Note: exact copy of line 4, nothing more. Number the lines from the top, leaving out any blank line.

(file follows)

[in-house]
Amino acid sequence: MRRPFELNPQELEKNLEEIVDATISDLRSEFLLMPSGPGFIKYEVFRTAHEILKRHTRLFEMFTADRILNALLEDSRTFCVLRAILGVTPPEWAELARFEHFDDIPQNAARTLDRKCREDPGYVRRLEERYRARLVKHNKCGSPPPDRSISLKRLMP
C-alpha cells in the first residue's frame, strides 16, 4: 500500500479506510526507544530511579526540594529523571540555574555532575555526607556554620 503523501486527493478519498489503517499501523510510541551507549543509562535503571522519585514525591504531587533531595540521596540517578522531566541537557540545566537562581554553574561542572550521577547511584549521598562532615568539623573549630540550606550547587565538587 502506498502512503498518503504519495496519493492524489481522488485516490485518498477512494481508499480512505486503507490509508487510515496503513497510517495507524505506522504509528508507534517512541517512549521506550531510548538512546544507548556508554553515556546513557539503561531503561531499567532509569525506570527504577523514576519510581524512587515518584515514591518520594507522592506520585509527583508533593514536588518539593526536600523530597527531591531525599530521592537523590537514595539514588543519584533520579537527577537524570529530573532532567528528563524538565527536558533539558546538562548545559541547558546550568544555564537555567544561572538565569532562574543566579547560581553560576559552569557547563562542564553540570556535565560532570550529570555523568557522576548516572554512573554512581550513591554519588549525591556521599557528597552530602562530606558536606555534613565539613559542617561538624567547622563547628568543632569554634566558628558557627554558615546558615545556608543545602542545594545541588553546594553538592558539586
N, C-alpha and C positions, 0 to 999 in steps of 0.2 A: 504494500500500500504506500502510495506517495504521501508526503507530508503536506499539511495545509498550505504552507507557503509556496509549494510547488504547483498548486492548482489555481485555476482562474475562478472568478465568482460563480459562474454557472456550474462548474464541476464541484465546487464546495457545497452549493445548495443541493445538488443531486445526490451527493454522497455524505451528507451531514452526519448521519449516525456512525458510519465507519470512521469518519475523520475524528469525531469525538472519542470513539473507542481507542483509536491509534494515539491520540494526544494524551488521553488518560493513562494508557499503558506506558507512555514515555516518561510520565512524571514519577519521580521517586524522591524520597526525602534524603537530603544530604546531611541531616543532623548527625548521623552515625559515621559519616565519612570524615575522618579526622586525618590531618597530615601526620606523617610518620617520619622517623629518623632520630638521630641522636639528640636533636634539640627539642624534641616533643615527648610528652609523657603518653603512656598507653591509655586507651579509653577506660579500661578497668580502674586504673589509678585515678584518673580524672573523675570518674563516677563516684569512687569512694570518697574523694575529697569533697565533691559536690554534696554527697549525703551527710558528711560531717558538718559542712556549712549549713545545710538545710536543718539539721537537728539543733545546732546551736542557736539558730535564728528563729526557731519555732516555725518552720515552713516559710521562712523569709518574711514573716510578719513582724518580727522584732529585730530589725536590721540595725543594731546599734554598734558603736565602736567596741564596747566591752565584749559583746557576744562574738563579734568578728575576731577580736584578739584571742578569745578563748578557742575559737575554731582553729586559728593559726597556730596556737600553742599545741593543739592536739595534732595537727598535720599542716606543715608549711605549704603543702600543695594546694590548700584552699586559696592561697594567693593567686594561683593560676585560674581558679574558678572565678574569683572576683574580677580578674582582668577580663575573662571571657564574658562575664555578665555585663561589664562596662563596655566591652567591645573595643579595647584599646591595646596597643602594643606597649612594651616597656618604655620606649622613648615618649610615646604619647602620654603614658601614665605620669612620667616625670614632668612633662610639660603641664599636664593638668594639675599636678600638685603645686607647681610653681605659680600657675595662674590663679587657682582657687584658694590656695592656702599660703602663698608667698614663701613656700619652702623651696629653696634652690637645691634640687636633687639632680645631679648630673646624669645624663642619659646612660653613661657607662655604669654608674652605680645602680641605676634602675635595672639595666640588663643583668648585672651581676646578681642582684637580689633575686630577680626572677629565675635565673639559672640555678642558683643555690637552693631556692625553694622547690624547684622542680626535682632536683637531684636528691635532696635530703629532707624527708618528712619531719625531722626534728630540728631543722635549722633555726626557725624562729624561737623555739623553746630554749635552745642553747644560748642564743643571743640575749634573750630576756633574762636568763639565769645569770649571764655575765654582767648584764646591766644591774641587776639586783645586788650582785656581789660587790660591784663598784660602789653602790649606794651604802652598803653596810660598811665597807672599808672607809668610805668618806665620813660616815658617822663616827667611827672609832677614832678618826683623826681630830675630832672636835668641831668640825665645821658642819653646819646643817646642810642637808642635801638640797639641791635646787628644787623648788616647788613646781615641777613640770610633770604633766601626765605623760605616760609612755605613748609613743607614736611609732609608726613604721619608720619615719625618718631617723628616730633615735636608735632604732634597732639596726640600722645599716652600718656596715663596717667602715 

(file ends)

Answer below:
N, C-alpha and C positions, 0 to 999 in steps of 0.2 A: 504494500500500500504506500502510495506517495504521501508526503507530508503536506499539511495545509498550505504552507507557503509556496509549494510547488504547483498548486492548482489555481485555476482562474475562478472568478465568482460563480459562474454557472456550474462548474464541476464541484465546487464546495457545497452549493445548495443541493445538488443531486445526490451527493454522497455524505451528507451531514452526519448521519449516525456512525458510519465507519470512521469518519475523520475524528469525531469525538472519542470513539473507542481507542483509536491509534494515539491520540494526544494524551488521553488518560493513562494508557499503558506506558507512555514515555516518561510520565512524571514519577519521580521517586524522591524520597526525602534524603537530603544530604546531611541531616543532623548527625548521623552515625559515621559519616565519612570524615575522618579526622586525618590531618597530615601526620606523617610518620617520619622517623629518623632520630638521630641522636639528640636533636634539640627539642624534641616533643615527648610528652609523657603518653603512656598507653591509655586507651579509653577506660579500661578497668580502674586504673589509678585515678584518673580524672573523675570518674563516677563516684569512687569512694570518697574523694575529697569533697565533691559536690554534696554527697549525703551527710558528711560531717558538718559542712556549712549549713545545710538545710536543718539539721537537728539543733545546732546551736542557736539558730535564728528563729526557731519555732516555725518552720515552713516559710521562712523569709518574711514573716510578719513582724518580727522584732529585730530589725536590721540595725543594731546599734554598734558603736565602736567596741564596747566591752565584749559583746557576744562574738563579734568578728575576731577580736584578739584571742578569745578563748578557742575559737575554731582553729586559728593559726597556730596556737600553742599545741593543739592536739595534732595537727598535720599542716606543715608549711605549704603543702600543695594546694590548700584552699586559696592561697594567693593567686594561683593560676585560674581558679574558678572565678574569683572576683574580677580578674582582668577580663575573662571571657564574658562575664555578665555585663561589664562596662563596655566591652567591645573595643579595647584599646591595646596597643602594643606597649612594651616597656618604655620606649622613648615618649610615646604619647602620654603614658601614665605620669612620667616625670614632668612633662610639660603641664599636664593638668594639675599636678600638685603645686607647681610653681605659680600657675595662674590663679587657682582657687584658694590656695592656702599660703602663698608667698614663701613656700619652702623651696629653696634652690637645691634640687636633687639632680645631679648630673646624669645624663642619659646612660653613661657607662655604669654608674652605680645602680641605676634602675635595672639595666640588663643583668648585672651581676646578681642582684637580689633575686630577680626572677629565675635565673639559672640555678642558683643555690637552693631556692625553694622547690624547684622542680626535682632536683637531684636528691635532696635530703629532707624527708618528712619531719625531722626534728630540728631543722635549722633555726626557725624562729624561737623555739623553746630554749635552745642553747644560748642564743643571743640575749634573750630576756633574762636568763639565769645569770649571764655575765654582767648584764646591766644591774641587776639586783645586788650582785656581789660587790660591784663598784660602789653602790649606794651604802652598803653596810660598811665597807672599808672607809668610805668618806665620813660616815658617822663616827667611827672609832677614832678618826683623826681630830675630832672636835668641831668640825665645821658642819653646819646643817646642810642637808642635801638640797639641791635646787628644787623648788616647788613646781615641777613640770610633770604633766601626765605623760605616760609612755605613748609613743607614736611609732609608726613604721619608720619615719625618718631617723628616730633615735636608735632604732634597732639596726640600722645599716652600718656596715663596717667602715 